I was reading about the impending release of WordPress 3.2 and the fact that it will only be supporting PHP 5.2 and above. This also sparked discussion at http://yoast.com/requires-php-52/ regarding Yoast’s plugins now requiring PHP 5.2 (it has a check at the top of the plugin, but doesn’t actually REQUIRE PHP 5.2 as yet).
A few of the comments got me a little confused – talking about security etc. I guess it all depends with distribution you have, how much you want to take advantage of new functionality (5.3 has A LOT – and the difference between PHP 4 and PHP 5 is VAST). I recently set up a new server for work, and it came with Red Hat Enterprise 5. RHEL 5 is a nice bit of kit, from a trusted source, but it only ships with PHP 5.1.6. Some people seem to see this as a big security risk, but what they don’t seem to be aware of is that Red Hat backport all security patches. I believe this probably covers Fedora Core and CentOS too. Version 5.1 of PHP is the supported version with the updating system.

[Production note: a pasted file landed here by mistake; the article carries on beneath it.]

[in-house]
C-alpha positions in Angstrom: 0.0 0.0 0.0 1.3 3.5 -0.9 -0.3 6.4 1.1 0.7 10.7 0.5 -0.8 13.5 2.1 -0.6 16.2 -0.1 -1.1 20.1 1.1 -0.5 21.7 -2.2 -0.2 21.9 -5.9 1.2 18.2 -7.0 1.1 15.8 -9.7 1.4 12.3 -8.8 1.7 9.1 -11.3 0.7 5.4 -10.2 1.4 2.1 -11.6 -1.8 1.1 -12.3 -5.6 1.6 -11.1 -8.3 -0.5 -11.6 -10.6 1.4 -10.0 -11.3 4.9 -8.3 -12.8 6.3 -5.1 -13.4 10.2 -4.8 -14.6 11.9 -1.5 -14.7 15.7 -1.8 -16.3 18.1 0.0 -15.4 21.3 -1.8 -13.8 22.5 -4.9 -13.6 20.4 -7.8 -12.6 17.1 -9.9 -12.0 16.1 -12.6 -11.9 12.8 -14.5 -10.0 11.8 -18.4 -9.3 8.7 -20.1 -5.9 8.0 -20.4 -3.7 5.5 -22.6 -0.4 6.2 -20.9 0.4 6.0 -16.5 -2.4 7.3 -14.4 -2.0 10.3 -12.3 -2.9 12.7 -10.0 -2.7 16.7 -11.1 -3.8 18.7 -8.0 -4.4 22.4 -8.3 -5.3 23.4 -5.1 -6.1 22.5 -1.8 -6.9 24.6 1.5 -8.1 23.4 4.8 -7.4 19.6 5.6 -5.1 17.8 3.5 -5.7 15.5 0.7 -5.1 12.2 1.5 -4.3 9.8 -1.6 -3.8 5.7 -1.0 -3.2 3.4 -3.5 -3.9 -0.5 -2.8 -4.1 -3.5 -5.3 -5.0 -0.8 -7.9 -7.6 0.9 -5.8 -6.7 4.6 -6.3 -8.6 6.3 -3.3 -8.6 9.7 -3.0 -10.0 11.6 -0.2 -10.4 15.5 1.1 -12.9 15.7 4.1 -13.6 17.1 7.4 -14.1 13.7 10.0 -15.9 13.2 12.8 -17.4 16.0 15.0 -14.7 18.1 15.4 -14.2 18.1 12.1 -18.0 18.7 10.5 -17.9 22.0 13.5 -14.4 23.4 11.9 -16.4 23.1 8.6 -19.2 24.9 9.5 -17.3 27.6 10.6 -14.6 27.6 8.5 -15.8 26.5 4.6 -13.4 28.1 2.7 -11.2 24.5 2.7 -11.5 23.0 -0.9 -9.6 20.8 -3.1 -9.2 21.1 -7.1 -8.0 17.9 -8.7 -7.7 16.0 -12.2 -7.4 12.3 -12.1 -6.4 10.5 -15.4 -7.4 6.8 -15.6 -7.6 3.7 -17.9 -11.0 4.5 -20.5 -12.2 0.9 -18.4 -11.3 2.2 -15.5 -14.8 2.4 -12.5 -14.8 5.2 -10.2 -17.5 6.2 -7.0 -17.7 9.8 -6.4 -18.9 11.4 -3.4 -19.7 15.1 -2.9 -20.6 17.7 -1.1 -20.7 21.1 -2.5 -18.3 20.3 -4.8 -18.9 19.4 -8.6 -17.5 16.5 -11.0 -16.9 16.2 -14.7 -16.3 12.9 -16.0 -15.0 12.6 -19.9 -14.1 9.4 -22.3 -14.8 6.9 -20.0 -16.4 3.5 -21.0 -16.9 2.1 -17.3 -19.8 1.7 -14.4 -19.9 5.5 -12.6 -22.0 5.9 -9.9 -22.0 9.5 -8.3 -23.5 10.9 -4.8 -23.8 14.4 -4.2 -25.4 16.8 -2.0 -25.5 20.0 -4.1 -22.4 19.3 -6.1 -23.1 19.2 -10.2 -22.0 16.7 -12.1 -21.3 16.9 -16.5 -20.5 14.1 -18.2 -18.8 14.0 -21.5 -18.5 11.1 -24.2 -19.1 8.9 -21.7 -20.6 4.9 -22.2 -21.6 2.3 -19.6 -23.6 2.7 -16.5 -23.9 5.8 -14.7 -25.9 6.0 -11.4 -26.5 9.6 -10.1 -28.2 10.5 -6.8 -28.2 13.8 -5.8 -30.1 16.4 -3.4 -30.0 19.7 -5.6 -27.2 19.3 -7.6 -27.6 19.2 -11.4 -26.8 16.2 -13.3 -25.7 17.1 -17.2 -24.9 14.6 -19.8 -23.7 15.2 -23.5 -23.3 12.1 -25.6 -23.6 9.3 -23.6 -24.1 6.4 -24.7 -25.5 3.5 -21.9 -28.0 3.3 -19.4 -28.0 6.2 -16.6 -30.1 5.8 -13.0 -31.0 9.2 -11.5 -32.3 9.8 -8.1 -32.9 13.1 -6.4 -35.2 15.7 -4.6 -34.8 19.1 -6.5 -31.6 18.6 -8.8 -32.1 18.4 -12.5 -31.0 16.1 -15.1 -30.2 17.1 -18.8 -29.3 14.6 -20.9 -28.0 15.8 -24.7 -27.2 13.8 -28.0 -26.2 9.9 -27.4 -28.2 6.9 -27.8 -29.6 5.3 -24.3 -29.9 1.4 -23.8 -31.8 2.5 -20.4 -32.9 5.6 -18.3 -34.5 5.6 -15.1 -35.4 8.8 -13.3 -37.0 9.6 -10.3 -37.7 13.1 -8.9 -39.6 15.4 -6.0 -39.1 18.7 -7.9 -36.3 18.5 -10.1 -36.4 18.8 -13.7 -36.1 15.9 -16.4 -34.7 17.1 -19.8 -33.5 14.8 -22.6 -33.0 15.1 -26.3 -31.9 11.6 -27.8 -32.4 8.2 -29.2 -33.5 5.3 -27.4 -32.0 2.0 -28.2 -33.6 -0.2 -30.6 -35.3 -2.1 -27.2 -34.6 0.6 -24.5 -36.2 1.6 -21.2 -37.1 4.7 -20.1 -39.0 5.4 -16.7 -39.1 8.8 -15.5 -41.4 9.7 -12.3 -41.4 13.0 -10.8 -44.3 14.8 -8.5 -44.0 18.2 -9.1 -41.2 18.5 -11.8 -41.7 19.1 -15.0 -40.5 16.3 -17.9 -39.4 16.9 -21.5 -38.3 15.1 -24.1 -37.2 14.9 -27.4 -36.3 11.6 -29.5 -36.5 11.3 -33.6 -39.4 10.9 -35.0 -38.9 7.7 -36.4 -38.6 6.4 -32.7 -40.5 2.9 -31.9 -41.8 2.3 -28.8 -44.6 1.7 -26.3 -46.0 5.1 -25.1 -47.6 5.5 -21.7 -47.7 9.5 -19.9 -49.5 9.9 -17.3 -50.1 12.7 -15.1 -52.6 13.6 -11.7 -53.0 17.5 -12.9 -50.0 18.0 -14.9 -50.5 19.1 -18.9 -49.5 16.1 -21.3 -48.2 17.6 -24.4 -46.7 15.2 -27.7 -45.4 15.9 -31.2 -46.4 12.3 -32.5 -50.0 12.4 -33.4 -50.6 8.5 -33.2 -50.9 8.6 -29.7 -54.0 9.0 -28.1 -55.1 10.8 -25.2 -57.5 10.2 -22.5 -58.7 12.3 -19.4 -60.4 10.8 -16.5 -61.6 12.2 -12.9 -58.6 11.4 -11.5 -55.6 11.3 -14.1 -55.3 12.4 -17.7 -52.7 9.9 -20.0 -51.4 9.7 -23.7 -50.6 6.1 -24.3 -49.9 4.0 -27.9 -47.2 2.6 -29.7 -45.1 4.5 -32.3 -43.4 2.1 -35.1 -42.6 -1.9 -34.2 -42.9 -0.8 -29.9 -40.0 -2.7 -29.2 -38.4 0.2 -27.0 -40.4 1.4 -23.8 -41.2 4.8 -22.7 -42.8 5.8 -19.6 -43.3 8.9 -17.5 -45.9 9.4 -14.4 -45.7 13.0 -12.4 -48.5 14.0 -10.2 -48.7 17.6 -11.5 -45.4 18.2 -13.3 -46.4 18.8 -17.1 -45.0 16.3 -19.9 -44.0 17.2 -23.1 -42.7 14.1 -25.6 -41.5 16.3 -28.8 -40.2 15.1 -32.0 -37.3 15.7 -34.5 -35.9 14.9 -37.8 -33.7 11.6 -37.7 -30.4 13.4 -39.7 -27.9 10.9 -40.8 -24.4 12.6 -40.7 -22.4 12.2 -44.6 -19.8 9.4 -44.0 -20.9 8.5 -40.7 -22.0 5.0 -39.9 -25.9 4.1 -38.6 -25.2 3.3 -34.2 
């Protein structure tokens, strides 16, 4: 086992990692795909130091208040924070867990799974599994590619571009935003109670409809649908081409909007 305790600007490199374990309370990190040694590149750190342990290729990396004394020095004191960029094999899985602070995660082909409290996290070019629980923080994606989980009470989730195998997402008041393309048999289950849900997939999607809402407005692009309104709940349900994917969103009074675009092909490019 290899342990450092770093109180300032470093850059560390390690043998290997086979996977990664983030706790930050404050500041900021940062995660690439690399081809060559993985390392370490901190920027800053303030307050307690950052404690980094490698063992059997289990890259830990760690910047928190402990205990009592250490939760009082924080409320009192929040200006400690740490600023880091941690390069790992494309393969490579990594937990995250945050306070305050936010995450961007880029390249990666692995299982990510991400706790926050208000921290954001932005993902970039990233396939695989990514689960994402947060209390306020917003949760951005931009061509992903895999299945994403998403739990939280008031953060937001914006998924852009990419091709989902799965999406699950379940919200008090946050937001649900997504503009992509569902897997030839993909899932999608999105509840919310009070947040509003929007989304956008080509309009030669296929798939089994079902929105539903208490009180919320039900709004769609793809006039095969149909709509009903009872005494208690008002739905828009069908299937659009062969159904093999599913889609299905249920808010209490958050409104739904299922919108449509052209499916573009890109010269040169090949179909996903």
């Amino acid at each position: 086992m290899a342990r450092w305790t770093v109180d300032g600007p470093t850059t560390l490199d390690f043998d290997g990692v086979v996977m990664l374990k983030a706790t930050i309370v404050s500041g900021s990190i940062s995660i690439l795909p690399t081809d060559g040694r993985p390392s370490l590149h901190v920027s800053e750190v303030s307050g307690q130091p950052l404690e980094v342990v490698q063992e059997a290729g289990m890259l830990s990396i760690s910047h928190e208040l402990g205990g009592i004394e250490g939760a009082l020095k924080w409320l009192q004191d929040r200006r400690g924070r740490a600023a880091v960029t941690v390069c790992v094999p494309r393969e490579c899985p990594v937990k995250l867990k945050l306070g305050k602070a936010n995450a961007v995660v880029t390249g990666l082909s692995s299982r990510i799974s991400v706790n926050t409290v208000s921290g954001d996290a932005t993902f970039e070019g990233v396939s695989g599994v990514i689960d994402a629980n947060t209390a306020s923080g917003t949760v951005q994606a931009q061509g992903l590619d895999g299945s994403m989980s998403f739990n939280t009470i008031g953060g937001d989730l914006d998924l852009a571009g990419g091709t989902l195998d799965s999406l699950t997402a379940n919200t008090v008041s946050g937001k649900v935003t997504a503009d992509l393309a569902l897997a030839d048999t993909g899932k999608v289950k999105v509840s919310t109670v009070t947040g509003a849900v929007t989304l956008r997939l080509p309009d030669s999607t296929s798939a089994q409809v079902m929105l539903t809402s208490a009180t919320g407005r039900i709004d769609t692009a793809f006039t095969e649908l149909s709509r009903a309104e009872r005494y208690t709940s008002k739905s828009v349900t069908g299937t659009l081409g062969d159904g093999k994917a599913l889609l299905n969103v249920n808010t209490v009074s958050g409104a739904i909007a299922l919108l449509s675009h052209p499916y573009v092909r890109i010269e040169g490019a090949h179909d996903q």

If you want to go off on an adventure and install 5.2 or 5.3 then you need to make sure that you can maintain the same level of support that your distro is already offering, or, you need to find a host who is willing to do the work. Just asking your host to update your PHP could become dangerous if they then don’t upgrade it when new security patches become available. It’s something that needs to be monitored and supported.
It’s interesting to note that most major distributions still don’t ship with THE LATEST revision of PHP. Debian, Fedora, RHEL, CentOS, etc.
Image Credit: Gwen Vanhee